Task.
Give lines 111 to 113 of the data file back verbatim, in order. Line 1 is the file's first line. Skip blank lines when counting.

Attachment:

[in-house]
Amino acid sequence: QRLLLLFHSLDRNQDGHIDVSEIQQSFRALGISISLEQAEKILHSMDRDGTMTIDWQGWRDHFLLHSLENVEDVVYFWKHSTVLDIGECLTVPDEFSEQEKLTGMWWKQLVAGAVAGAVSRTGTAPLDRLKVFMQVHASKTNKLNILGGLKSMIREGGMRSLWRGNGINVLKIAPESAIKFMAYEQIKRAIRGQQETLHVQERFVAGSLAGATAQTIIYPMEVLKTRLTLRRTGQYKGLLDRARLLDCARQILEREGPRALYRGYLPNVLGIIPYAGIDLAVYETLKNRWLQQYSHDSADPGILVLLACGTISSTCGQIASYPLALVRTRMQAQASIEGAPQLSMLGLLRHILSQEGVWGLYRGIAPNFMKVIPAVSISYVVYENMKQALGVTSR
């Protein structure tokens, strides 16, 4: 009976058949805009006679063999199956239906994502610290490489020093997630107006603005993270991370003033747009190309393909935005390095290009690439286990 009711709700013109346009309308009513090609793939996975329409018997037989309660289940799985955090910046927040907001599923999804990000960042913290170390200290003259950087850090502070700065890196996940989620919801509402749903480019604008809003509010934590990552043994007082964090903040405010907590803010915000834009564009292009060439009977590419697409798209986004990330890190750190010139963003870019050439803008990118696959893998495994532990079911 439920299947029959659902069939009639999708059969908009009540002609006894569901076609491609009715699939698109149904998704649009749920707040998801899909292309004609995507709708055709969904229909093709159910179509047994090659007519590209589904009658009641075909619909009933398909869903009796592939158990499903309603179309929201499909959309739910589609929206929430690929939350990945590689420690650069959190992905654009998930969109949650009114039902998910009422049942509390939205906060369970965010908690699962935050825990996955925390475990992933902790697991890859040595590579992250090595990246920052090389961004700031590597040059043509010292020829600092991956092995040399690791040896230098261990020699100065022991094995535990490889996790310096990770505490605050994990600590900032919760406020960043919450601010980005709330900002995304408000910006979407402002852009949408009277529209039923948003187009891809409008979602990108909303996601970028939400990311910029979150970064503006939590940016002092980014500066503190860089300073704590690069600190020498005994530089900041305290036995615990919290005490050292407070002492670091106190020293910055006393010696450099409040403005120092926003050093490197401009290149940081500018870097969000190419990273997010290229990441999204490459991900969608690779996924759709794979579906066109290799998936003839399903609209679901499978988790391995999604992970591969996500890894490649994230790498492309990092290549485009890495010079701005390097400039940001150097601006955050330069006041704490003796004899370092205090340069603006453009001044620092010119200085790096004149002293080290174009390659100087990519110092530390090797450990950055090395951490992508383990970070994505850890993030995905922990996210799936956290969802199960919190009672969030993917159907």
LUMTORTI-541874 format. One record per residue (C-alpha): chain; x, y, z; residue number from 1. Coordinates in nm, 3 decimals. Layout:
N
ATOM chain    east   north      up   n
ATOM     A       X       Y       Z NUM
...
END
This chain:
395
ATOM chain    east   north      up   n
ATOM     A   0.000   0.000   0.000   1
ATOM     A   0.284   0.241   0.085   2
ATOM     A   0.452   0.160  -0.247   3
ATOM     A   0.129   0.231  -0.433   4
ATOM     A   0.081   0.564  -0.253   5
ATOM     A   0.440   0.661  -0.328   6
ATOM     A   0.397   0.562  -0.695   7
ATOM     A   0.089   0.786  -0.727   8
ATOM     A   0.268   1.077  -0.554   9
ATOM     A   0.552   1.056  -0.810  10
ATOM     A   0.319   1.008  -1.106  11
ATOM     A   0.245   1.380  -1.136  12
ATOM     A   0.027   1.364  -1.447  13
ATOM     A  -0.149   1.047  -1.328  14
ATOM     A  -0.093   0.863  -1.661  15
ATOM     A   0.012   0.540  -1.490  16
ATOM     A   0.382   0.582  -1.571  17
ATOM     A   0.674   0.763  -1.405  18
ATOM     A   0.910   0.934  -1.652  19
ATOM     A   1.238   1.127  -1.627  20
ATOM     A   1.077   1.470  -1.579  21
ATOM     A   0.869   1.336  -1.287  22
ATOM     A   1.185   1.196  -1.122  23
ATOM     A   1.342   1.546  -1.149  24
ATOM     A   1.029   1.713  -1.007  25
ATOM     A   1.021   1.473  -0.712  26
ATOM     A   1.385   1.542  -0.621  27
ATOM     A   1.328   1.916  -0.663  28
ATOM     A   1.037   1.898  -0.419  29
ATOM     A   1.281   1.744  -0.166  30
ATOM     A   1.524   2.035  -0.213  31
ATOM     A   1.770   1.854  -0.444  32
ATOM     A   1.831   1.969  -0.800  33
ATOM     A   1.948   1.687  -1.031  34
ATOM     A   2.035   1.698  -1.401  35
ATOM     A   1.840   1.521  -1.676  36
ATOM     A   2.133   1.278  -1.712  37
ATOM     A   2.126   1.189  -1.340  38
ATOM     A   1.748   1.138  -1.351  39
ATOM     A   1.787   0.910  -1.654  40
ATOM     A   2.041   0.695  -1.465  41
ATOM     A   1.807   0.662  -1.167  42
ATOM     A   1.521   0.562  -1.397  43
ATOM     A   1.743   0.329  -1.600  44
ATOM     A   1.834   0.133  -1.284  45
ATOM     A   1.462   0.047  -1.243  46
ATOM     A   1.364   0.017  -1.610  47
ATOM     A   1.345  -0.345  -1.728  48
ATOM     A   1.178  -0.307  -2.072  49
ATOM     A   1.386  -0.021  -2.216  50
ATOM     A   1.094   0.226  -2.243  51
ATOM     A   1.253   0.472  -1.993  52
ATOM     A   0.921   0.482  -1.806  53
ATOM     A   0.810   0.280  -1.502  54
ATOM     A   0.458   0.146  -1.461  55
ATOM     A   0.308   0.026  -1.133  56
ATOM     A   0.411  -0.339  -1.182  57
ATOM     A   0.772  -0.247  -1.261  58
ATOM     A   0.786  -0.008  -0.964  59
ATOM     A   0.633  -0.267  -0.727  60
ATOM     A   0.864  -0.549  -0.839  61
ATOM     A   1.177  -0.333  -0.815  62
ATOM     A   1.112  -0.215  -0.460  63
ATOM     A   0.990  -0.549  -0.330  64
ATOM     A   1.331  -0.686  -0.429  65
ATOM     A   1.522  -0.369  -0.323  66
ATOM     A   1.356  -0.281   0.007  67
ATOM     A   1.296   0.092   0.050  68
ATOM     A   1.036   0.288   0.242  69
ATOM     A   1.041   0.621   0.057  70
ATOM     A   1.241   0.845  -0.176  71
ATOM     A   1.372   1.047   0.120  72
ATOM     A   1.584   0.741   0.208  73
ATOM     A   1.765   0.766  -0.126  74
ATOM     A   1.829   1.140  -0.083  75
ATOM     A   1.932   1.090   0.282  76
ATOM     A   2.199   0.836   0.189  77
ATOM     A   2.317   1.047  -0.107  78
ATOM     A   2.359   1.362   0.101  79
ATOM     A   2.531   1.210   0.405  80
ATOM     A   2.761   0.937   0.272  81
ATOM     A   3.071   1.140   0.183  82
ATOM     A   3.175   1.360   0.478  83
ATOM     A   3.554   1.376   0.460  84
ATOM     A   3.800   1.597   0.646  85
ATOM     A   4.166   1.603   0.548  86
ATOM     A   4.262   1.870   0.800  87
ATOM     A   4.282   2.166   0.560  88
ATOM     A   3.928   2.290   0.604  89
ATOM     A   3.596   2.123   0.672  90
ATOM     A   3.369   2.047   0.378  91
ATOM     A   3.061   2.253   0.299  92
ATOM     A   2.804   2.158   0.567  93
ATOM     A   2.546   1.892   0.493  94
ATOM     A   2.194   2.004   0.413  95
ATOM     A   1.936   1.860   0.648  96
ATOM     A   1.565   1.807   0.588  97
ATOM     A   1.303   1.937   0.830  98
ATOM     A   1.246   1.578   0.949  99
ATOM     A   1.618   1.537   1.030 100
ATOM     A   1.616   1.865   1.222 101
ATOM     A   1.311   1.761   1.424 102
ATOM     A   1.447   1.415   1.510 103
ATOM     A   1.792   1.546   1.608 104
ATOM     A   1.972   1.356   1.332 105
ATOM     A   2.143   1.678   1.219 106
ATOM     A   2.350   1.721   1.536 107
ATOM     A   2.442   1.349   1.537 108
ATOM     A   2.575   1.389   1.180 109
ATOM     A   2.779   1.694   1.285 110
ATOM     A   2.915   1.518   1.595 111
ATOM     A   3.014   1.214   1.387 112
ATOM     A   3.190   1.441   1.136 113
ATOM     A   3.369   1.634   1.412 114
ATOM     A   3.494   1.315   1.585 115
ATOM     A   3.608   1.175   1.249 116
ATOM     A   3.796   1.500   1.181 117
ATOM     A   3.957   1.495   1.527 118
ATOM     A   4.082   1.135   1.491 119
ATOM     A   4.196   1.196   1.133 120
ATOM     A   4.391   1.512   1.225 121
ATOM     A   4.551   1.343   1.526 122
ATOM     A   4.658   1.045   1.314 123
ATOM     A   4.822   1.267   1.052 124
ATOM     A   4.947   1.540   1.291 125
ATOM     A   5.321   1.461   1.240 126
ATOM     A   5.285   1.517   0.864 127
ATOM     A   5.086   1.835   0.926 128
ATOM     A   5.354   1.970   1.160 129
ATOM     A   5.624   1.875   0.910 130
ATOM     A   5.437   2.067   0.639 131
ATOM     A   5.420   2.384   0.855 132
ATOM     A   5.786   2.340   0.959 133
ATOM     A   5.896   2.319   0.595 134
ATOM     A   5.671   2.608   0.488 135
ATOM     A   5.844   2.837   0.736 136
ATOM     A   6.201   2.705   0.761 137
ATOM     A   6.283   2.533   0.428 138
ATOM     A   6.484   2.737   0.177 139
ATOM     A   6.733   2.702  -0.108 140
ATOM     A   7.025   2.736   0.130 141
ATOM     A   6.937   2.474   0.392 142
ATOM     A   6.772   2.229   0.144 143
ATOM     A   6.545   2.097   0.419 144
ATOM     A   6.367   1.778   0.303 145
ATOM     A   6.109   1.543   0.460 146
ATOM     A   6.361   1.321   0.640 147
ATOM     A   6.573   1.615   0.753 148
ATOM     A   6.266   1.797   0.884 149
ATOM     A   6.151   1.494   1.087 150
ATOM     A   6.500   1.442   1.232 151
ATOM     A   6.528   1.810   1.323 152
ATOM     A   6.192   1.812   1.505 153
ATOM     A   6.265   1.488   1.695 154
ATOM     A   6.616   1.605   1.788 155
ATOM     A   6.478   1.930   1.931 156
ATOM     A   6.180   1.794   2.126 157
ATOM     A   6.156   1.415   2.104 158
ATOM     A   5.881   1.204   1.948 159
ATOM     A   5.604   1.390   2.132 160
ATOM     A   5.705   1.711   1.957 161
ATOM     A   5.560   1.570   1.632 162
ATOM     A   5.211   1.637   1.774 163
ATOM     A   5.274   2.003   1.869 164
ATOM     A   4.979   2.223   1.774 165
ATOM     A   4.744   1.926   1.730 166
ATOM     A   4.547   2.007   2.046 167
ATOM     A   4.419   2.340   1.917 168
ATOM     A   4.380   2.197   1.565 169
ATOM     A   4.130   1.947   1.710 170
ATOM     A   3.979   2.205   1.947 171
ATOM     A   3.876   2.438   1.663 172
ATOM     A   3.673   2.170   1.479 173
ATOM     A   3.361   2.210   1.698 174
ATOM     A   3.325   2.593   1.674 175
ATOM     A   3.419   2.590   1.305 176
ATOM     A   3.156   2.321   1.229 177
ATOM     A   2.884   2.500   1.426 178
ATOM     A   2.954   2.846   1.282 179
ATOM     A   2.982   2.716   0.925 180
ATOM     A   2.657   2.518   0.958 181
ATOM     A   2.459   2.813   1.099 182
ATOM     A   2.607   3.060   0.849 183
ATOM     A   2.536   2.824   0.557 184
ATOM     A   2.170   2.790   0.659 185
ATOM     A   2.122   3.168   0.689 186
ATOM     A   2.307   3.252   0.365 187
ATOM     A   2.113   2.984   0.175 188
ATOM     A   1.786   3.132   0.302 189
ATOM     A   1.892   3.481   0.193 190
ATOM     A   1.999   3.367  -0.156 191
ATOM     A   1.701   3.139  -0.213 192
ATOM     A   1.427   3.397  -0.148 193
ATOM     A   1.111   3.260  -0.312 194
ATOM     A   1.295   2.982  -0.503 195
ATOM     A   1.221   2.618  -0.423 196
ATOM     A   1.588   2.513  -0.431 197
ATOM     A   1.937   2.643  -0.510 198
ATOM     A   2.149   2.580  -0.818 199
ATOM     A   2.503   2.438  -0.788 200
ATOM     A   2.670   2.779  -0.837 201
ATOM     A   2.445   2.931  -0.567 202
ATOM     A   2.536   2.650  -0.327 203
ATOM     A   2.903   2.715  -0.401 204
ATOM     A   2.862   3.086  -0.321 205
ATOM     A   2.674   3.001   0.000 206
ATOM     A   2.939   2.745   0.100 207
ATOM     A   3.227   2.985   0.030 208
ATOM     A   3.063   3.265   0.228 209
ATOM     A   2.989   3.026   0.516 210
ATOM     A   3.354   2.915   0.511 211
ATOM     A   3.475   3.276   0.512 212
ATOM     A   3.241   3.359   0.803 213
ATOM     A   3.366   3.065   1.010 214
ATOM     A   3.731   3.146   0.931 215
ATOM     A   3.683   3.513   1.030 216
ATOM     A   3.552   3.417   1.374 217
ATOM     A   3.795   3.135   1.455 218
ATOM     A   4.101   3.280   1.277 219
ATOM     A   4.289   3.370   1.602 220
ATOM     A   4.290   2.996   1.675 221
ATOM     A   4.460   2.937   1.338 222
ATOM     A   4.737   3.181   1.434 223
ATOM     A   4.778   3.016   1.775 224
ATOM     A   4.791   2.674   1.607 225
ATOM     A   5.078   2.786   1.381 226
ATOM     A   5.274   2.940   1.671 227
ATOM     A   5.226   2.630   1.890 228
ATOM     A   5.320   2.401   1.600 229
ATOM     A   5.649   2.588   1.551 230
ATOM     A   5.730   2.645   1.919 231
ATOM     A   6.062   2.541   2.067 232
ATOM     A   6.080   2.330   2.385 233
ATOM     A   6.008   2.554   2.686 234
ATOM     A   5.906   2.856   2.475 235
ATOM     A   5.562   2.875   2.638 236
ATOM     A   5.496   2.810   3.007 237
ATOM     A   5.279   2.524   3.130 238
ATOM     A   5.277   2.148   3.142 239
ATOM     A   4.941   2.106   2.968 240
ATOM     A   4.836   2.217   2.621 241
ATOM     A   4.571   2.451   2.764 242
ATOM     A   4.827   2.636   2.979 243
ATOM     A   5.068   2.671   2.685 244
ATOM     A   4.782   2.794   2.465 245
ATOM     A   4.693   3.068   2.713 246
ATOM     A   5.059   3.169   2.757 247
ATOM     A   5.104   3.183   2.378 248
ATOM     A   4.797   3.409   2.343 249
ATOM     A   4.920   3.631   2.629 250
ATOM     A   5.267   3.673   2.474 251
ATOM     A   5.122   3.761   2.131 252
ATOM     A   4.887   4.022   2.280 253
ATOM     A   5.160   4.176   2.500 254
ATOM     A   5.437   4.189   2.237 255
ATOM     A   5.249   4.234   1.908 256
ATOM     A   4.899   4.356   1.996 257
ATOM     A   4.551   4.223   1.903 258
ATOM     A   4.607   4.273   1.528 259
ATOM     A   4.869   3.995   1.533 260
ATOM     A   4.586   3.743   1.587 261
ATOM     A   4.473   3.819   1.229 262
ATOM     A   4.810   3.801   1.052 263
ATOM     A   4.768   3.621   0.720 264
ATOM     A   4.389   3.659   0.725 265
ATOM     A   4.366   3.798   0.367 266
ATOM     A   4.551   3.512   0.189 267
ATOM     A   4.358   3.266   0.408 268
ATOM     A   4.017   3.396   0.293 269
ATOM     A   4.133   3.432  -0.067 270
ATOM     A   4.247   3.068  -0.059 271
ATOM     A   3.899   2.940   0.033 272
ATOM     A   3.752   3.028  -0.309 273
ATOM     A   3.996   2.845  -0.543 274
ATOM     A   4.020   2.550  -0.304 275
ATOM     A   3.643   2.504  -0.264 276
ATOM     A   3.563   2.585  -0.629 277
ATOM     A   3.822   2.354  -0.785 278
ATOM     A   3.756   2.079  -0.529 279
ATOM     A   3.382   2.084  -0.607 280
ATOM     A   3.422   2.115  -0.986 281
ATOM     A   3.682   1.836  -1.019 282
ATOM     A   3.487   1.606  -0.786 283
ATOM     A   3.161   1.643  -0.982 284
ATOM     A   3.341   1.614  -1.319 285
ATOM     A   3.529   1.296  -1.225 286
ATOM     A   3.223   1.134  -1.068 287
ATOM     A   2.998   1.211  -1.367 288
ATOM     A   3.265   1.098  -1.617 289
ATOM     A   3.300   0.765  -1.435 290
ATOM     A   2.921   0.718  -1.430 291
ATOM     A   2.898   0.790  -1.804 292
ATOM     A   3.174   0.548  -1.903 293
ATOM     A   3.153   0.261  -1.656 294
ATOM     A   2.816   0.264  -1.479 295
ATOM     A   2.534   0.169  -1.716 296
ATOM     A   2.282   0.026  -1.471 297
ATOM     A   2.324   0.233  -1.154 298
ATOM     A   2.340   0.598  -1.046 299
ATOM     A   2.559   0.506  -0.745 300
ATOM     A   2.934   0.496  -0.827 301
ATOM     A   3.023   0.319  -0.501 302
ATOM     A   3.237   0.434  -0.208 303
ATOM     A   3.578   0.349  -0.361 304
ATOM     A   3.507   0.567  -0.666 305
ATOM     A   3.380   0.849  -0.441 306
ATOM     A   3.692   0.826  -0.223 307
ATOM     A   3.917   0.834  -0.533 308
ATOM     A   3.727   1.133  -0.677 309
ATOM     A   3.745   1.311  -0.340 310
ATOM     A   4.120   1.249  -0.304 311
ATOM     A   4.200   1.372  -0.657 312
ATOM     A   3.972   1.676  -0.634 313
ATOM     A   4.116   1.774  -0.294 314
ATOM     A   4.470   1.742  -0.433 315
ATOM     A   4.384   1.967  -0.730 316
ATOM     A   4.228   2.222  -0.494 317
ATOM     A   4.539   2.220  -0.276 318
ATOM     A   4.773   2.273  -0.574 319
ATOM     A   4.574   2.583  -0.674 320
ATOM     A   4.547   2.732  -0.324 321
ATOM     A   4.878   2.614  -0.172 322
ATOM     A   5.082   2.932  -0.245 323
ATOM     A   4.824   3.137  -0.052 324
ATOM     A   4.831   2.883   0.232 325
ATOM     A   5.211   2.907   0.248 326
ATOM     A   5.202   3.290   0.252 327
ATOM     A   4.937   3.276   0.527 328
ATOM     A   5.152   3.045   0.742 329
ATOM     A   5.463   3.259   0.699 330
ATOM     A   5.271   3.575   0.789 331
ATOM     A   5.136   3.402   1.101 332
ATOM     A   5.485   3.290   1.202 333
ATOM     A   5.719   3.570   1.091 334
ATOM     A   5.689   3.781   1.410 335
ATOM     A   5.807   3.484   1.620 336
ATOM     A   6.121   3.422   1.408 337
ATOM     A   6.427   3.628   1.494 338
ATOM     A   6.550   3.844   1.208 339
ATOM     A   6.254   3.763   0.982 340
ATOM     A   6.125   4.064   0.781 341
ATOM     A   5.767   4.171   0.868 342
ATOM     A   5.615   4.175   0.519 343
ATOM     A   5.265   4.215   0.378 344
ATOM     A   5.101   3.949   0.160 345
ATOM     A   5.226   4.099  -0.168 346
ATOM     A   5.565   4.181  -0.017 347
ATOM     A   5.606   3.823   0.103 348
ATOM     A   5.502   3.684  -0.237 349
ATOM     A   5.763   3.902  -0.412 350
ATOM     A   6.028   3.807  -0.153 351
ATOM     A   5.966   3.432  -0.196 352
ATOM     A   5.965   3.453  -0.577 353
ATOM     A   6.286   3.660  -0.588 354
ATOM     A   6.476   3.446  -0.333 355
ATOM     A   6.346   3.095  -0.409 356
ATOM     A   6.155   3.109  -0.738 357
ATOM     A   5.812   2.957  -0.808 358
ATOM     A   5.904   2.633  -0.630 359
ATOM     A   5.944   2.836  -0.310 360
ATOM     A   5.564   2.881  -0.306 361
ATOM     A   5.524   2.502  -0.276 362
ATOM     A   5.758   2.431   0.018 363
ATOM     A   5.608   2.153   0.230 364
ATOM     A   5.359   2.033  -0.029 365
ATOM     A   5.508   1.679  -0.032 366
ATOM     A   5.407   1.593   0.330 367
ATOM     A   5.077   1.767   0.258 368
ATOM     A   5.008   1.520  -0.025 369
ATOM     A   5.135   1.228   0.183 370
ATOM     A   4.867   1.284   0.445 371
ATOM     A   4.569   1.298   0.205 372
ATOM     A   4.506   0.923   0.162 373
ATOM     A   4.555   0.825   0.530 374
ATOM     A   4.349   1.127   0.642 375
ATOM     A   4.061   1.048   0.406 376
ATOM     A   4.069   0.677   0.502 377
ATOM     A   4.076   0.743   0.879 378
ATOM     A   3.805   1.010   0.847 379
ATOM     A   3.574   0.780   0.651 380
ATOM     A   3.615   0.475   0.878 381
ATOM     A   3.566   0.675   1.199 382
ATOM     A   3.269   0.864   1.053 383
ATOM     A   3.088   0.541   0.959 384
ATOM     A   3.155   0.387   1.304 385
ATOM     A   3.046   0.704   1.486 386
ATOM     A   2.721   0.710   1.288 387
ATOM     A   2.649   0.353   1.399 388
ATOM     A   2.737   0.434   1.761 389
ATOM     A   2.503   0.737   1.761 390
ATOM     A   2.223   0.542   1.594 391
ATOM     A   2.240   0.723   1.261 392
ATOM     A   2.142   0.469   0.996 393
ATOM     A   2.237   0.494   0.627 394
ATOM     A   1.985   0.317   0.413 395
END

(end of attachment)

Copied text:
ATOM     A   1.246   1.578   0.949  99
ATOM     A   1.618   1.537   1.030 100
ATOM     A   1.616   1.865   1.222 101